Students with visual or physical disabilities may use keyboard shortcuts instead of a mouse to operate a computer or navigate the web.
For example, if a student wants to print a document in MS Word, he/she can use the mouse to navigate to the File menu and select Print. However, it is also possible to use the keyboard to print a document by pressing the Control key and the P key at the same time. Both the keyboard action and the menu selection will open the printing dialog box.
We gave this task a medium rating for both impact and effort. The use of a mouse may be unfeasible for students with certain types of disabilities. If no keyboard substitutes were available, such students would be prevented from participating in a course. However, most, although not all, mouse actions do have substitutable keyboard actions.
This task requires a moderate level of effort because effective use of web pages and software applications requires a great deal of navigability. A 30-minute computer session can consist of both a high volume and a wide variety of mouse and keyboard maneuvers. It would be challenging to ensure, in advance, that all possible mouse actions could be replaced by corresponding keyboard actions.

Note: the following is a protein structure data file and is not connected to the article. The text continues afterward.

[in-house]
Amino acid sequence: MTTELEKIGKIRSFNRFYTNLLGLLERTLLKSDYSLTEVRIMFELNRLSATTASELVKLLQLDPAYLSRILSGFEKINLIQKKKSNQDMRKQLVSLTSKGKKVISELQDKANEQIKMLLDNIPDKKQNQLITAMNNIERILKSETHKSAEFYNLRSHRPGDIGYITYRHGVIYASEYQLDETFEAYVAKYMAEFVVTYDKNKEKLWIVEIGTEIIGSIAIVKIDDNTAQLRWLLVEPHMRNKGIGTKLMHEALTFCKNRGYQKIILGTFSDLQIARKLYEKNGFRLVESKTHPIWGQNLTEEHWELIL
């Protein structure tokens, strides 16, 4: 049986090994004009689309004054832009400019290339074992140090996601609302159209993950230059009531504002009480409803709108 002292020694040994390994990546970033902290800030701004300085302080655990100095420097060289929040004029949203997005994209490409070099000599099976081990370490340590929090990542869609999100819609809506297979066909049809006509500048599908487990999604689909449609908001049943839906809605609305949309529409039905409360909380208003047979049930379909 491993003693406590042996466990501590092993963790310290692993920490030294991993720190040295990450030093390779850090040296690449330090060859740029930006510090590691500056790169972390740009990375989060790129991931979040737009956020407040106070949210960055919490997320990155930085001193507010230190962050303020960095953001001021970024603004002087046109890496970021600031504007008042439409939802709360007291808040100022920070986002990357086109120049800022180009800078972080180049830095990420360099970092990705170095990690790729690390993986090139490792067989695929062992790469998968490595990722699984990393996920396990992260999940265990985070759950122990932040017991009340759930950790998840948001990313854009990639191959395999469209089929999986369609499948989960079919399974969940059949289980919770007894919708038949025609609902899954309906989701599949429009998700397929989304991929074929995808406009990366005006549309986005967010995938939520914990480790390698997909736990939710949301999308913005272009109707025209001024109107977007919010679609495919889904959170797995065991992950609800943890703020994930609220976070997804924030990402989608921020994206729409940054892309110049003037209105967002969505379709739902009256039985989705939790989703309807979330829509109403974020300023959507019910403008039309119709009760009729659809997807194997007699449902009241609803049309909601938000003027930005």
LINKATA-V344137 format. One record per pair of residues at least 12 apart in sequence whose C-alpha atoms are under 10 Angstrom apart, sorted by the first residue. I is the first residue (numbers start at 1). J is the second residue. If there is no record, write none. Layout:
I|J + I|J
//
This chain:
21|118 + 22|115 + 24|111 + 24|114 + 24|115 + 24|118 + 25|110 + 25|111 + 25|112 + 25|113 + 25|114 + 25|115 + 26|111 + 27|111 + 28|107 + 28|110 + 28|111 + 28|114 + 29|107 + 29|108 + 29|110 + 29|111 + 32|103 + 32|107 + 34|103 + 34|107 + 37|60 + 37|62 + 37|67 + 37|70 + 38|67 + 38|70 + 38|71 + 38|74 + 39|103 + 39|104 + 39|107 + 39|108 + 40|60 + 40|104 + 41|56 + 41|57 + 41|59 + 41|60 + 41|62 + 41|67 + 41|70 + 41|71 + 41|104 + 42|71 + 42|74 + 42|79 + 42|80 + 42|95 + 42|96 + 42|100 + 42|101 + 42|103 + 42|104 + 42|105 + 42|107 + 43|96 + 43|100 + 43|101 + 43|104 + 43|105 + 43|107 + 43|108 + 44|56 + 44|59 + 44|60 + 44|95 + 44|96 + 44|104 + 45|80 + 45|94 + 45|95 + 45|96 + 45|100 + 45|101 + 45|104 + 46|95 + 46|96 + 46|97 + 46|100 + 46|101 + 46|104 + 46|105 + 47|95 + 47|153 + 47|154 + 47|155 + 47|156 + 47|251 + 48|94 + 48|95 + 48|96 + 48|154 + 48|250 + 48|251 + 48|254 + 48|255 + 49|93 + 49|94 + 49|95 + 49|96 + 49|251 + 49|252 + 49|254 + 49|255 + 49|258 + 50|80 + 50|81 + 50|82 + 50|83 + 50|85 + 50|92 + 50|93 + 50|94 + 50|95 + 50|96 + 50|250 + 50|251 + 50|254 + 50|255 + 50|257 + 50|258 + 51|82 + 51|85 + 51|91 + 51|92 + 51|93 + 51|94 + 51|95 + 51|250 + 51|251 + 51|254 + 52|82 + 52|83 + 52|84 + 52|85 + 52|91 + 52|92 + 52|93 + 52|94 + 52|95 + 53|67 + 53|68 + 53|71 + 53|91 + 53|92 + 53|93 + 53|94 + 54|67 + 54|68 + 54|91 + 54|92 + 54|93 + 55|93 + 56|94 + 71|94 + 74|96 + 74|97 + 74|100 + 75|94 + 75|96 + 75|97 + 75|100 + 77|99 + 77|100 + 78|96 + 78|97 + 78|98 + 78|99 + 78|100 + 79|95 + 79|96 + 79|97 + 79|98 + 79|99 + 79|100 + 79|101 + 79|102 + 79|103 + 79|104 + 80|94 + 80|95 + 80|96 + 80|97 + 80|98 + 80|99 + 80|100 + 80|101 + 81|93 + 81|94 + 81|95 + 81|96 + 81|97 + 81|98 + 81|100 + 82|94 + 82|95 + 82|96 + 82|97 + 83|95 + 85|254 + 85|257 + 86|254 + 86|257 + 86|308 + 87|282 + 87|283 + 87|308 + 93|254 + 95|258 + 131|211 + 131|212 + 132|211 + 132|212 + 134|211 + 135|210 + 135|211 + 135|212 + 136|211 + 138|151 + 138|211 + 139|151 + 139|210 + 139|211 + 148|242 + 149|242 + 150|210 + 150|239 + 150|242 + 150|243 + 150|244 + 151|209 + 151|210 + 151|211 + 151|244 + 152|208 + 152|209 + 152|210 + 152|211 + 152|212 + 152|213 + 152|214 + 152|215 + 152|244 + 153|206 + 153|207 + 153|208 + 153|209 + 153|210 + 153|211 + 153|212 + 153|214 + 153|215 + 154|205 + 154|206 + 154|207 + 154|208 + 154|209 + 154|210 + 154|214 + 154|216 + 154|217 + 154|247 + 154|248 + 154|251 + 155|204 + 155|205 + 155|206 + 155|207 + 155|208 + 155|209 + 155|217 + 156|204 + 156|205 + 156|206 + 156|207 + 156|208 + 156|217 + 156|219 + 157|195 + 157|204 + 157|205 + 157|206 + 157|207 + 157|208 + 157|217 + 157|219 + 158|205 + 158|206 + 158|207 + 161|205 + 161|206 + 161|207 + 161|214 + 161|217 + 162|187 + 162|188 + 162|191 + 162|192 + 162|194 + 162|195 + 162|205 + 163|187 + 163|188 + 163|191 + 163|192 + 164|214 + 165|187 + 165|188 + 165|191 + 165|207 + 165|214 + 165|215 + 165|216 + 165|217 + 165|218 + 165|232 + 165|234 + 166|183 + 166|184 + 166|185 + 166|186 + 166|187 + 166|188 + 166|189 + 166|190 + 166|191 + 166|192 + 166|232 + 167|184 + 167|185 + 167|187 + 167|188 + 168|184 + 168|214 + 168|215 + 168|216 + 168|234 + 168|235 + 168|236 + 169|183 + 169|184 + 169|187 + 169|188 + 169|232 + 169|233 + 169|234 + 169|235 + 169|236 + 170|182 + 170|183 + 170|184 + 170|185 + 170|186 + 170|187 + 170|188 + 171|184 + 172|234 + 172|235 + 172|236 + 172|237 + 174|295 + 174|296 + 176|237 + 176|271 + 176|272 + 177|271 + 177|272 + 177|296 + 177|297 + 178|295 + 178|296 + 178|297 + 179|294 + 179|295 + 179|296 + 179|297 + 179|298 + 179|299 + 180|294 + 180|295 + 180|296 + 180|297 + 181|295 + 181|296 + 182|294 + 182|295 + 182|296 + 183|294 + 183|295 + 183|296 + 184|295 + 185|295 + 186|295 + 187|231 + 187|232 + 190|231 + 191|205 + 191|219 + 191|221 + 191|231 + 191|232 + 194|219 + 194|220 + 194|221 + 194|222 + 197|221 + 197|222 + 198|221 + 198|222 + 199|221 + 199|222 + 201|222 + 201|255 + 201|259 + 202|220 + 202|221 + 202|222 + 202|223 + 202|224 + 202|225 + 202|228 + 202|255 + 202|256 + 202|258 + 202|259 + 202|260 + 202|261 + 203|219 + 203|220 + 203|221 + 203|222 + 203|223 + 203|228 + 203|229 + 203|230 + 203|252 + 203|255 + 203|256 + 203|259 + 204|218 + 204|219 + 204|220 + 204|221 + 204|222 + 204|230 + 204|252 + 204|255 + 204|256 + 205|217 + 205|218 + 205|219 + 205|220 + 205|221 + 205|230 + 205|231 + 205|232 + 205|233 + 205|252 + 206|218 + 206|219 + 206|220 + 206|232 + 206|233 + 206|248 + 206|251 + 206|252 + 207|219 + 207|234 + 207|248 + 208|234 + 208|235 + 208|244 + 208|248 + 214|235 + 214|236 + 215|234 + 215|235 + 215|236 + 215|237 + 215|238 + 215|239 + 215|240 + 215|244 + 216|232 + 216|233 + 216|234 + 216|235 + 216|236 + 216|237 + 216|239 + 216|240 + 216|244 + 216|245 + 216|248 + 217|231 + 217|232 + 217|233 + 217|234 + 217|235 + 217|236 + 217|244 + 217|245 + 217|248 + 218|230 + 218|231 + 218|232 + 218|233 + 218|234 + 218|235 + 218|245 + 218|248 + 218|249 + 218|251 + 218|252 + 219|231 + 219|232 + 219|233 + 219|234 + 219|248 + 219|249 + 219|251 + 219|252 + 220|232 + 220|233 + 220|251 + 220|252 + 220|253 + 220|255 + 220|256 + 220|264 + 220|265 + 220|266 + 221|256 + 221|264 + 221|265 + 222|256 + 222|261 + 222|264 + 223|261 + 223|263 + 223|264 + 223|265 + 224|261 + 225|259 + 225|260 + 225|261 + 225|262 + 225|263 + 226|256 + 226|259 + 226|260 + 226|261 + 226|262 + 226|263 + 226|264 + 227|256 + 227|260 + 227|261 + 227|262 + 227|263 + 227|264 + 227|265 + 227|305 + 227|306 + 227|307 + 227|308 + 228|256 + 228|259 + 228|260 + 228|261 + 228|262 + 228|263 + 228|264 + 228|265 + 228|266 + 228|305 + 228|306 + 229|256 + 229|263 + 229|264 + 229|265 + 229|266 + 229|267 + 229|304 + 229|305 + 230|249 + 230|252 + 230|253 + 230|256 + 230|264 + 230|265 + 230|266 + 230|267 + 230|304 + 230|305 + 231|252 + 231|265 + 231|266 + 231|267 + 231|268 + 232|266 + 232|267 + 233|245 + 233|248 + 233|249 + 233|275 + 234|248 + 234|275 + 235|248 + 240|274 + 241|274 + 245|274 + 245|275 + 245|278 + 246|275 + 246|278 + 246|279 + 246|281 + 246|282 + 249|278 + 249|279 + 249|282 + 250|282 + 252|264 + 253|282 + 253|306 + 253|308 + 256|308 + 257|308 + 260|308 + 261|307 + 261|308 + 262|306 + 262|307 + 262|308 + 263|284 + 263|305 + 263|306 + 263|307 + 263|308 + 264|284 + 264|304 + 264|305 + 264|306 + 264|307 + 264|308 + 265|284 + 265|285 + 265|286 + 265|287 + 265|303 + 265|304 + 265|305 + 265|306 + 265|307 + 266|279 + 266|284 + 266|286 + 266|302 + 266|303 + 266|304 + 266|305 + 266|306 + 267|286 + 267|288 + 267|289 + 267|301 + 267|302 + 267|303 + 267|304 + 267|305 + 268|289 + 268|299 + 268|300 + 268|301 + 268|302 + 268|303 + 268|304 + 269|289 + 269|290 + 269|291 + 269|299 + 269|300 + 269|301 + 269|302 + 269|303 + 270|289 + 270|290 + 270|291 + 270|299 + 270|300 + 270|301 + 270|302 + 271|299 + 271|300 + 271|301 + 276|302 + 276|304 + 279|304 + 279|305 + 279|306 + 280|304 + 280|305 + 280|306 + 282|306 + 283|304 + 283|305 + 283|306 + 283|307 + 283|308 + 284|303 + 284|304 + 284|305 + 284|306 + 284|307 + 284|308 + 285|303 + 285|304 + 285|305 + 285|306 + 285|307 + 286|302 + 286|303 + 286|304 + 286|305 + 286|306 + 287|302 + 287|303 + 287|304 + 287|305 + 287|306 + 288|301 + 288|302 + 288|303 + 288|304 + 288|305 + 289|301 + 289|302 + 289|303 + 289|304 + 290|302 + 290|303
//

As an example of how to navigate a web page with your keyboard, try navigating this page without using your mouse. To move forward from one hyperlink to the next, use the Tab key. To move backward, press the Tab key and the Shift key at the same time. As you move forward and back, notice the web address that appears in your browser’s status bar. (In Firefox, Internet Explorer, and Chrome, the status bar is in the lower left corner of your computer screen.) The information shown in the status bar tells you the web address that corresponds to the link on which your cursor is currently resting. For instance, when your cursor is pointing to the Accessibility 101 link on the upper right portion of this page, the status bar will display the address, https://teaching.pitt.edu/accessibility/accessibility-101/.
- To learn more about keyboard substitutes for mouse navigation, read Keyboard-Only Navigation for Improved Accessibility, published by the Nielsen Norman Group.
- You can also review the pages published by WebAIM on Keyboard Accessibility.